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World Cup boosts Qatar’s GDP growth to seven-year high

A ceremony is held ahead of the World Cup football final between France and Argentina at Lusail Stadium in Lusail, Qatar, on Dec. 18, 2022. Kyodo via Reuters
Stadiums at the World Cup avoided the use of diesel generators to lower emissions
  • Qatar recorded annual growth of 4.8% in Q4 2022
  • Service sector growth during the World Cup boosted GDP
  • Qatari Purchasing Managers’ Index grew for 4th month in 5

A surge in economic activity in the last quarter of 2022 lifted Qatar’s annual GDP growth to 4.8 percent – a level of growth unseen since the middle of the last decade, according to new data from S&P Global Market Intelligence.

The Gulf state’s real GDP grew by a robust 8 percent year on year in the fourth quarter of 2022, as it benefited from the first-ever staging of the World Cup in the Middle East, according to preliminary data released by Qatar’s Planning and Statistics Authority.

Jamil Naayem, principal economist at S&P Global Market Intelligence, said Qatar’s GDP growth was “propped up by strong services sector activity” during the hosting of the tournament in November and December.

Meanwhile, data from the Qatar Financial Centre (QFC) shows that Qatar’s Purchasing Managers’ Index (PMI) rose for the fourth time in five months to 53.8 in March, from 51.9 in February. This indicated the strongest improvement in business conditions since July 2022.

A PMI is based on surveys of selected companies on a monthly basis to ascertain prevailing economic trends. A score above 50 indicates economic growth.

Faster growth in output and new business, which both increased at rates well above average, were the main reasons for the uplift in March’s index score.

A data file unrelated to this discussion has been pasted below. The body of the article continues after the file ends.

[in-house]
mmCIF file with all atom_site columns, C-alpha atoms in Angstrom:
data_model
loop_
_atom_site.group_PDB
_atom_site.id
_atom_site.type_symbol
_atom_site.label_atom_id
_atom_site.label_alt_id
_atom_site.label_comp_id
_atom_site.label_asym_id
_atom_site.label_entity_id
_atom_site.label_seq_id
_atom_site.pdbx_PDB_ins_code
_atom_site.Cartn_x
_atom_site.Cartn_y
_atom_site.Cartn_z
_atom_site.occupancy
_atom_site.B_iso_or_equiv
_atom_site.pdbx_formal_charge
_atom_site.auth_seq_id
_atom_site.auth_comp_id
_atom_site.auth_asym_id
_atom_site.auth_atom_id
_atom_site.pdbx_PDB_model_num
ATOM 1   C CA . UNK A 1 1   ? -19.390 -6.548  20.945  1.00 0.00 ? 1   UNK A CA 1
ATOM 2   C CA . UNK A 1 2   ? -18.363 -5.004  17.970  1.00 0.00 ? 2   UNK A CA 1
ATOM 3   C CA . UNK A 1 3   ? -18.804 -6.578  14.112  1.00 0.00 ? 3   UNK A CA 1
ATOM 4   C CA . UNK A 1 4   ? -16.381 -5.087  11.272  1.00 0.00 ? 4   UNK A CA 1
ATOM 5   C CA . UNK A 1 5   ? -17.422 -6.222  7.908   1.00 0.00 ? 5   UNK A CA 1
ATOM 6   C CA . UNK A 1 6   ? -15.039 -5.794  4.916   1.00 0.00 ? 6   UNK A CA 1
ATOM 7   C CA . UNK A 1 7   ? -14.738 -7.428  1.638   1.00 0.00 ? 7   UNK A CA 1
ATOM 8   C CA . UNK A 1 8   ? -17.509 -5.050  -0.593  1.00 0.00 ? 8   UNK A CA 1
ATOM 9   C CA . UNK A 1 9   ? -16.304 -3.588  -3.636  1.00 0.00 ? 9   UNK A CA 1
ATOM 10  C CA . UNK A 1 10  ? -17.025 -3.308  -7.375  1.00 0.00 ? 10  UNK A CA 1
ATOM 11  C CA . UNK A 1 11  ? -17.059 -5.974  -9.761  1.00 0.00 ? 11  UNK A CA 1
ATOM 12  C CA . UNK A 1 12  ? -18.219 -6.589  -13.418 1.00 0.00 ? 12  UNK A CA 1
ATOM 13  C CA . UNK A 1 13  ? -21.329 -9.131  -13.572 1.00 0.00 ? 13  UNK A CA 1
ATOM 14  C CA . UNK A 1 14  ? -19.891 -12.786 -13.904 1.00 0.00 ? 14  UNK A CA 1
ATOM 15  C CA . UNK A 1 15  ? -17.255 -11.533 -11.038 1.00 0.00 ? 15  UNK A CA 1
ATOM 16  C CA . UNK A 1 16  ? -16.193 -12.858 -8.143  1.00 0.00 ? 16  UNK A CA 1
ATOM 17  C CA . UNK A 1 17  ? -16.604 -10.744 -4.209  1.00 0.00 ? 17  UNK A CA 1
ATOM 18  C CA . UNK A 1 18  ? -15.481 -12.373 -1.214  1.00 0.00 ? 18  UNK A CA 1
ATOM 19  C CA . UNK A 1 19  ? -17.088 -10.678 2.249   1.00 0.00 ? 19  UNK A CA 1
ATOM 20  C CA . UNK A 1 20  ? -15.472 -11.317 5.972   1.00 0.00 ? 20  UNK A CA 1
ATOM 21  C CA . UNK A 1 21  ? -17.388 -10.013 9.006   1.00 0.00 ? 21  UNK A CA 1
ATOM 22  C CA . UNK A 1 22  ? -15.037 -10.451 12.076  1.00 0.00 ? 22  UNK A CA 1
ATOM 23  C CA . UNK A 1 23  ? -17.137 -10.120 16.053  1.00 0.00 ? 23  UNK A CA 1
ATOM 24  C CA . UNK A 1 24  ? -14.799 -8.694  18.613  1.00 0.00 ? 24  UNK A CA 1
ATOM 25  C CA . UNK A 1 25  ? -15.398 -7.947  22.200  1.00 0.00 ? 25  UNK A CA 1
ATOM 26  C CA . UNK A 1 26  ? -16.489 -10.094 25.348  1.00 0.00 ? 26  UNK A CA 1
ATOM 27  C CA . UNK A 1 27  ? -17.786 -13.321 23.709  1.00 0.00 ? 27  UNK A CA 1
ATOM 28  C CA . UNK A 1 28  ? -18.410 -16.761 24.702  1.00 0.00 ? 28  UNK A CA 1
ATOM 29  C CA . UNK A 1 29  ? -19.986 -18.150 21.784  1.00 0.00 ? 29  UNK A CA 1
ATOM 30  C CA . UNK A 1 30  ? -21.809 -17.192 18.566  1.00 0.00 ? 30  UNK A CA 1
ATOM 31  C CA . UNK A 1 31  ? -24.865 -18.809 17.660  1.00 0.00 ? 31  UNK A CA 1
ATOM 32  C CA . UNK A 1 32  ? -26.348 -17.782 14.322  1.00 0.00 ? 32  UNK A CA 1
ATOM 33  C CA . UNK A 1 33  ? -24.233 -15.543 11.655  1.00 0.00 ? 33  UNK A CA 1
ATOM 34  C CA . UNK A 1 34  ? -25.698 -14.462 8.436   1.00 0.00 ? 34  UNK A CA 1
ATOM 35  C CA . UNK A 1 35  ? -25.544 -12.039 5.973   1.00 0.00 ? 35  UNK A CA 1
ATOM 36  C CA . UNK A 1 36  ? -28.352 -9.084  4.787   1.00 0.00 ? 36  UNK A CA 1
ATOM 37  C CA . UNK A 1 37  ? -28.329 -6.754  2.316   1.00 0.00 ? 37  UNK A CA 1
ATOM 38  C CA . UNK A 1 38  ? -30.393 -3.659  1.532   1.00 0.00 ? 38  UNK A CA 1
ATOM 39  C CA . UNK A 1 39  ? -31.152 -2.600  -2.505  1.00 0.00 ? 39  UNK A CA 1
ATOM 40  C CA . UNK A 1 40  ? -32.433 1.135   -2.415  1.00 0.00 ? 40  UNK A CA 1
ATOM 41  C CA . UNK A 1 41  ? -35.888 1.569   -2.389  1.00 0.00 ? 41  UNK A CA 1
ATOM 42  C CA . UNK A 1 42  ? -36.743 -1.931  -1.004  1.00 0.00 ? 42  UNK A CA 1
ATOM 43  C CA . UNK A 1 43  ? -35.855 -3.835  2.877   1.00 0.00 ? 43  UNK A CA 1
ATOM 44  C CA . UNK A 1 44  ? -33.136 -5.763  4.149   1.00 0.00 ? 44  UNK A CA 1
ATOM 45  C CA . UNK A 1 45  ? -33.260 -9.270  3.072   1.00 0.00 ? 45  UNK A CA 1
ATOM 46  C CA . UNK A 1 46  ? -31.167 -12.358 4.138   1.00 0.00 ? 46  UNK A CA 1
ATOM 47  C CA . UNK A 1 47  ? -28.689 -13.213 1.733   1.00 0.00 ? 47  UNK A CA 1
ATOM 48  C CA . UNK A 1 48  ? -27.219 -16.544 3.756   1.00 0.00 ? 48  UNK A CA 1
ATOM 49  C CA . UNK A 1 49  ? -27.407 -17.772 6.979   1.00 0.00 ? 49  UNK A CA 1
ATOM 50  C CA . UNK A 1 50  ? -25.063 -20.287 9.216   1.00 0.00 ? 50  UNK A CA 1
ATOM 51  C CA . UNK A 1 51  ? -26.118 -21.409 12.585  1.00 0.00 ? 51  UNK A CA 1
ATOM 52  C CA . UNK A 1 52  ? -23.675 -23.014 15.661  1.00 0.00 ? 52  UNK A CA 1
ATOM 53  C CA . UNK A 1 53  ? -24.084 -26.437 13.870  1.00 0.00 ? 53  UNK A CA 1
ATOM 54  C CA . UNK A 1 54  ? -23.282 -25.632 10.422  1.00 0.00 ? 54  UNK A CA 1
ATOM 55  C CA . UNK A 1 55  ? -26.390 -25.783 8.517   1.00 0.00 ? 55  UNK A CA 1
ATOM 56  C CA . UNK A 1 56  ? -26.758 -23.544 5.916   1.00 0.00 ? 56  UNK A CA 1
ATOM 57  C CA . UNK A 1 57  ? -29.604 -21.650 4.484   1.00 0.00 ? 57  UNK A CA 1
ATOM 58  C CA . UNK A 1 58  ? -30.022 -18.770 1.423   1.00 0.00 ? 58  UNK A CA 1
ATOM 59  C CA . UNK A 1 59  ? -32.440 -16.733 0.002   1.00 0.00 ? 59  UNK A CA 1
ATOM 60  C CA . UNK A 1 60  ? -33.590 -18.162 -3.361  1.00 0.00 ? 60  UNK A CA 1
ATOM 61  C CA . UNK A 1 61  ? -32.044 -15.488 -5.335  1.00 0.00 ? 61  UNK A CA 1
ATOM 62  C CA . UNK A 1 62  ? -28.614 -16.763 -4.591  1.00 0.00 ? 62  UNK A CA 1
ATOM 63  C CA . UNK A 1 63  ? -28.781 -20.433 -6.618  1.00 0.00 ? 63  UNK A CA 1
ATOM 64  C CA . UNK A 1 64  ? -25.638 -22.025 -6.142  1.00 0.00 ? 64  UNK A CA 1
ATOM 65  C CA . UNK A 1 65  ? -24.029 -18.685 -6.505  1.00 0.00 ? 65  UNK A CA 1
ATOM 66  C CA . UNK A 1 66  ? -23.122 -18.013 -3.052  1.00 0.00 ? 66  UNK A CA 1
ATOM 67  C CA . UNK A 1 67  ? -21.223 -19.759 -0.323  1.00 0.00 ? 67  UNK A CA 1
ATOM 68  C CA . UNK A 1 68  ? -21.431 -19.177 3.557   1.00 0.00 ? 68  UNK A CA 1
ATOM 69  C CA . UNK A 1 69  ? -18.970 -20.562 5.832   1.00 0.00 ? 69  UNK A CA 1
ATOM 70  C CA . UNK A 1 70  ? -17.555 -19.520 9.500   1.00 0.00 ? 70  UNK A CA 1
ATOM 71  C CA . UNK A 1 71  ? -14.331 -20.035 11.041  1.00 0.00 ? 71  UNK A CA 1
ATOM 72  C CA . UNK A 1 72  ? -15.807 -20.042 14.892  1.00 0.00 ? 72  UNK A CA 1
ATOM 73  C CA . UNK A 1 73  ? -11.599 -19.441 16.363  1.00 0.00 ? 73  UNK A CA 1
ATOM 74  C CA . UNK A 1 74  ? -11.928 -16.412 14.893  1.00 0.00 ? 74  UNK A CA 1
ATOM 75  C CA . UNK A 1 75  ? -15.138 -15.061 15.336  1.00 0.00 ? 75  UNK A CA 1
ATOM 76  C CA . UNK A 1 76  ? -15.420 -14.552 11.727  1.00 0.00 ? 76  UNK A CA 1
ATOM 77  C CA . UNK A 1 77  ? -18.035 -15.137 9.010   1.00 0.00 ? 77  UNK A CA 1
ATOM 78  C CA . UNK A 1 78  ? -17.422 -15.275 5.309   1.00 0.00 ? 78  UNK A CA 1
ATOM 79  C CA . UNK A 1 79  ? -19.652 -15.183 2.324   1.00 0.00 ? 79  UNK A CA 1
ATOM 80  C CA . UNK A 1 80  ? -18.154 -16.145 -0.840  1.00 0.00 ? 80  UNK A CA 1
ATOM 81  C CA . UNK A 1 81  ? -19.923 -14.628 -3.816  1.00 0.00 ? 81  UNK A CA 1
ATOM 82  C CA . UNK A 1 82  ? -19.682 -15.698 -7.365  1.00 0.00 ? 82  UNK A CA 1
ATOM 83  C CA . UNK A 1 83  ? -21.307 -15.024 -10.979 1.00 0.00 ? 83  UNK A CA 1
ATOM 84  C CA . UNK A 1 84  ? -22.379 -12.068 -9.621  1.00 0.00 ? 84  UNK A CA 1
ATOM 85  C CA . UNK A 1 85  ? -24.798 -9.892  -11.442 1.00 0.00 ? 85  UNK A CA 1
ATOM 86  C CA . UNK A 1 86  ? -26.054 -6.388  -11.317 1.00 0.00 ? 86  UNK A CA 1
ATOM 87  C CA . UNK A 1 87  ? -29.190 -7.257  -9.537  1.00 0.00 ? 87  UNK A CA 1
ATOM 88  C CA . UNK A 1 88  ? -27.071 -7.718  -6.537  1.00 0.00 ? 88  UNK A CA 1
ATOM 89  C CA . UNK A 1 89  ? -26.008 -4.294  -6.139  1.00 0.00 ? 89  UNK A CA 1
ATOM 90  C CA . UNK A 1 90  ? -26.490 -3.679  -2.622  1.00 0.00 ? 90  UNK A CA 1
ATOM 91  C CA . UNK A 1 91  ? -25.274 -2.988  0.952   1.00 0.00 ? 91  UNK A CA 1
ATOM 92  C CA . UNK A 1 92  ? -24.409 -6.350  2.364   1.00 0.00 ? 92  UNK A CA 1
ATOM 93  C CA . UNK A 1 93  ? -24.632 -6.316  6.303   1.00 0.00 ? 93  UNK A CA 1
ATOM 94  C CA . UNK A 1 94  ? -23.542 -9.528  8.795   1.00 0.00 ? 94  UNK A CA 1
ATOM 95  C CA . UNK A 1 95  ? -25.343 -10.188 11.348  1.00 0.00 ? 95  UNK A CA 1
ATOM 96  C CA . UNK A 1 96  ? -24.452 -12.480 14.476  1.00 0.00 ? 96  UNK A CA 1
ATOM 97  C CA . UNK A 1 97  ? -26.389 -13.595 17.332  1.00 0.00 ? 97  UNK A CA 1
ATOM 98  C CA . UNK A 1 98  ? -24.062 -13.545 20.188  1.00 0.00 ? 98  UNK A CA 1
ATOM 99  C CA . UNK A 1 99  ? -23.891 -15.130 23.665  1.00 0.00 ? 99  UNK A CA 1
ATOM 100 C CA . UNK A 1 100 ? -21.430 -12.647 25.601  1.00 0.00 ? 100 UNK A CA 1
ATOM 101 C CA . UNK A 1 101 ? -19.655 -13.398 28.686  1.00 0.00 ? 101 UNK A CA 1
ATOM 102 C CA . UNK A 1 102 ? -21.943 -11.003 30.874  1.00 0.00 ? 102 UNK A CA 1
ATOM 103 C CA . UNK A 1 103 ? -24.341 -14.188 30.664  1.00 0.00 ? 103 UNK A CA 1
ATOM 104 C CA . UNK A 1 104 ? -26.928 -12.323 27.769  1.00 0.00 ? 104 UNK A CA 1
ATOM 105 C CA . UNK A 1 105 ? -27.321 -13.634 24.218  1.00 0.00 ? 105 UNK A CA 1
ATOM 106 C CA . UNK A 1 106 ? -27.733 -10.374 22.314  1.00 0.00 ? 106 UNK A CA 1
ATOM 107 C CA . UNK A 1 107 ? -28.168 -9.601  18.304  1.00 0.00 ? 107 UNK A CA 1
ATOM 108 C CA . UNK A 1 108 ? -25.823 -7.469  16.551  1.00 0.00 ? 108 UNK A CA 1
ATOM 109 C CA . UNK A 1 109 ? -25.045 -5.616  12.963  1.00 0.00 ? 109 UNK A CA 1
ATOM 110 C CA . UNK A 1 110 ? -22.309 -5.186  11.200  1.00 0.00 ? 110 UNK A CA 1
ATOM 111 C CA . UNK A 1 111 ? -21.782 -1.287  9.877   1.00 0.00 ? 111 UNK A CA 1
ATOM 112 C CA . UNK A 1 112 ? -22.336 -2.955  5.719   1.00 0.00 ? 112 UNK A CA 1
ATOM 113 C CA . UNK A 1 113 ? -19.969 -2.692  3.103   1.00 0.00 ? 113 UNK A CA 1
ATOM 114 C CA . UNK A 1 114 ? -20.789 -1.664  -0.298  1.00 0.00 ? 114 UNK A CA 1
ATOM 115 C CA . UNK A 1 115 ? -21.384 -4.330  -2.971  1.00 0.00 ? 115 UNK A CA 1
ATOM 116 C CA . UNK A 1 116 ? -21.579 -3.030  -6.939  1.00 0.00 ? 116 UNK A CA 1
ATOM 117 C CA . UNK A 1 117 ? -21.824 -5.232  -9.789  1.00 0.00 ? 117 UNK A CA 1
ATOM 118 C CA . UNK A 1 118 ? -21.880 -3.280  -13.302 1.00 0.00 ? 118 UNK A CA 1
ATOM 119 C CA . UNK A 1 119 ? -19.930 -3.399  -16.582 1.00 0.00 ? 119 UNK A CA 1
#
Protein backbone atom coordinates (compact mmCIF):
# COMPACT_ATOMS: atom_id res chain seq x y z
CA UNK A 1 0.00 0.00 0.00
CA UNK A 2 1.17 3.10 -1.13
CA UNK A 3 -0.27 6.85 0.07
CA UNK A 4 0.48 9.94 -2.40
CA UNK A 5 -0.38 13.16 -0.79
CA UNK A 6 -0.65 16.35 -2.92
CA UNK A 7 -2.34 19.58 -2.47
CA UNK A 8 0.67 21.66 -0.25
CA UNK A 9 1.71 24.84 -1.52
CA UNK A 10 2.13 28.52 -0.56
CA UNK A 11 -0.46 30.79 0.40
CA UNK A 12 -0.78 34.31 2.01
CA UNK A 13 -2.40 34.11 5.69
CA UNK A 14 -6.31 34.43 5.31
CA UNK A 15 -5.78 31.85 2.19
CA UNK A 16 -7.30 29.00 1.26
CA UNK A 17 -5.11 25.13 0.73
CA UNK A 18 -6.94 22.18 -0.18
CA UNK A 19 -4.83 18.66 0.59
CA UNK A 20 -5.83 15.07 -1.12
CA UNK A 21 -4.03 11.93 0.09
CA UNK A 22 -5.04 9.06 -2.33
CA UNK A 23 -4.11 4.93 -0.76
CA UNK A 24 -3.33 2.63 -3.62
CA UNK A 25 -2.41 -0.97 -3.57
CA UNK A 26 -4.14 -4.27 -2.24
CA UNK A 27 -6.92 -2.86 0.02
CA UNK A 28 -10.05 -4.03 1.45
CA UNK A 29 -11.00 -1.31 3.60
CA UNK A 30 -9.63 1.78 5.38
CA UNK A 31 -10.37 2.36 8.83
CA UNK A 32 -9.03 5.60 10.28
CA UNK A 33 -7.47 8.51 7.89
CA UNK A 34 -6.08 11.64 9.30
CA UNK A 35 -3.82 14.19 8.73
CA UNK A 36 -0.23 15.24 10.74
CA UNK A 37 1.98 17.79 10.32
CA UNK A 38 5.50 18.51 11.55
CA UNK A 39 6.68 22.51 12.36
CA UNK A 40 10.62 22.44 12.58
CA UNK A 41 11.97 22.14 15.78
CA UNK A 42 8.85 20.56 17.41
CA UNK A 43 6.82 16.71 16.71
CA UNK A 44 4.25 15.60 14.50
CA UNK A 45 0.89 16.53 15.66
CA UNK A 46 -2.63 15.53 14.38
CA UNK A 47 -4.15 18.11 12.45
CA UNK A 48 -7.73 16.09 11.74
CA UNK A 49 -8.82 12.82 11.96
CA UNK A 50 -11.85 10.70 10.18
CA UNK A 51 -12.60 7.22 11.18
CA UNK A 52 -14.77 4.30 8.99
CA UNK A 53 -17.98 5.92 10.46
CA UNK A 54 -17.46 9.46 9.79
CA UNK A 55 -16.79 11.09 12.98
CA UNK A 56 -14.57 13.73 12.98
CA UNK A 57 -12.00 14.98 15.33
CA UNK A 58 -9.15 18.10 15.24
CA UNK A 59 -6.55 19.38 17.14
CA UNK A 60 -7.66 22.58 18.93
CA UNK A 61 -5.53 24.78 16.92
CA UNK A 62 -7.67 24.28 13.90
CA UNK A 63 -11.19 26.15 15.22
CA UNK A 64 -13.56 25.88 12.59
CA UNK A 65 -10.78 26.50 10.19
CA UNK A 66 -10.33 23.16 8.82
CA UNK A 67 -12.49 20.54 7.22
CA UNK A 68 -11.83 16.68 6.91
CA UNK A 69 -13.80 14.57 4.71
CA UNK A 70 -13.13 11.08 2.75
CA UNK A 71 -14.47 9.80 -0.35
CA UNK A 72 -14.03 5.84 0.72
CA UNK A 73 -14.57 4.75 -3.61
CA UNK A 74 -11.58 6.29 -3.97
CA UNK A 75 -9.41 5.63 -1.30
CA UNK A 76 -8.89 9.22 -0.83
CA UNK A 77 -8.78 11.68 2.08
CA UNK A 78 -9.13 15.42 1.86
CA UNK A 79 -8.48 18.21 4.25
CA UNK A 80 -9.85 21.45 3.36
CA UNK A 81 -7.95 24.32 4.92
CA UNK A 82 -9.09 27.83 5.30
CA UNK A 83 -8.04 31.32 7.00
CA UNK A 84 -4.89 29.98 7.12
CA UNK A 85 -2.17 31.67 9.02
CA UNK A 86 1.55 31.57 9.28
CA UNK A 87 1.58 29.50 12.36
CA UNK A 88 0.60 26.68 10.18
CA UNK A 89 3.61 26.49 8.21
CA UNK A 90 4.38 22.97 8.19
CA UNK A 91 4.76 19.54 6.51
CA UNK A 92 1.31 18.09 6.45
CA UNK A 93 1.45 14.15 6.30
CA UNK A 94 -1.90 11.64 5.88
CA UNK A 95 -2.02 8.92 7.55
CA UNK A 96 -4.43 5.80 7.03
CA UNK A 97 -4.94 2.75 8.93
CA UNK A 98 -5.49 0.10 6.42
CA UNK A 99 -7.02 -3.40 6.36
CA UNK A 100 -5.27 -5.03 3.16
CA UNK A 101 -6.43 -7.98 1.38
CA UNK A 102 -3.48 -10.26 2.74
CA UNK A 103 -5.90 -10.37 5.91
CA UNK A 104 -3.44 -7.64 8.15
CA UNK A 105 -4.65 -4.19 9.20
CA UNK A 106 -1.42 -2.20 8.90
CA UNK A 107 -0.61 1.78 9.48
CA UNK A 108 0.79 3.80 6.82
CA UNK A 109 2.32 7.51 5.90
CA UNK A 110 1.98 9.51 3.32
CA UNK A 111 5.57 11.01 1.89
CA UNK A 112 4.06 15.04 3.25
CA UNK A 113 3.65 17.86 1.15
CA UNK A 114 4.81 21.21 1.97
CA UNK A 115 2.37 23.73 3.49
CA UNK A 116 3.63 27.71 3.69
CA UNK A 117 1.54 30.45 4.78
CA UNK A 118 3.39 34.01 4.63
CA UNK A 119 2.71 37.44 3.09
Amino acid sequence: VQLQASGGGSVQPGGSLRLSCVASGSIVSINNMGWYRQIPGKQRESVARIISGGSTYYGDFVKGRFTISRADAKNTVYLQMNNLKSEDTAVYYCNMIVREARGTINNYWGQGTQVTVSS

Businesses reported new customers and investments and the wholesale, retail and services sectors registered the strongest growth rates for activity and new orders during the third month of this year.

The PMI was also lifted by the employment index, which rose to an eight-month high.

“The financial services sector continued to be a key spur to overall growth in March, with the rates of expansion in activity and new business remaining stronger,” said QFC Authority CEO Yousuf Mohamed Al-Jaida.

While the latest figure was still above the long-run trend of 52.2, the month-on-month rise of 1.9 was less pronounced than that of January to February. At 6.2 points, this was the second largest observed since the series began in April 2017.

The QFC’s 12-month outlook for the non-energy private sector remained strongly positive. By sector, confidence in March was strongest among service providers, followed by manufacturers.

However, S&P Global Market Intelligence said that it expects slower real GDP growth throughout 2023 as a result of weaker global demand, higher domestic interest rates, and less favourable Q4 base effects.

It is forecasting 2.7 percent real GDP growth for 2023 and a slightly higher 3.4 percent increase in 2024.

“S&P Global Market Intelligence expects growth in the real economy to slow in the near term, within the context of weaker global demand, tighter financing conditions, and unfavourable base effects due to the World Cup hosting in Q4,” said Naayem.

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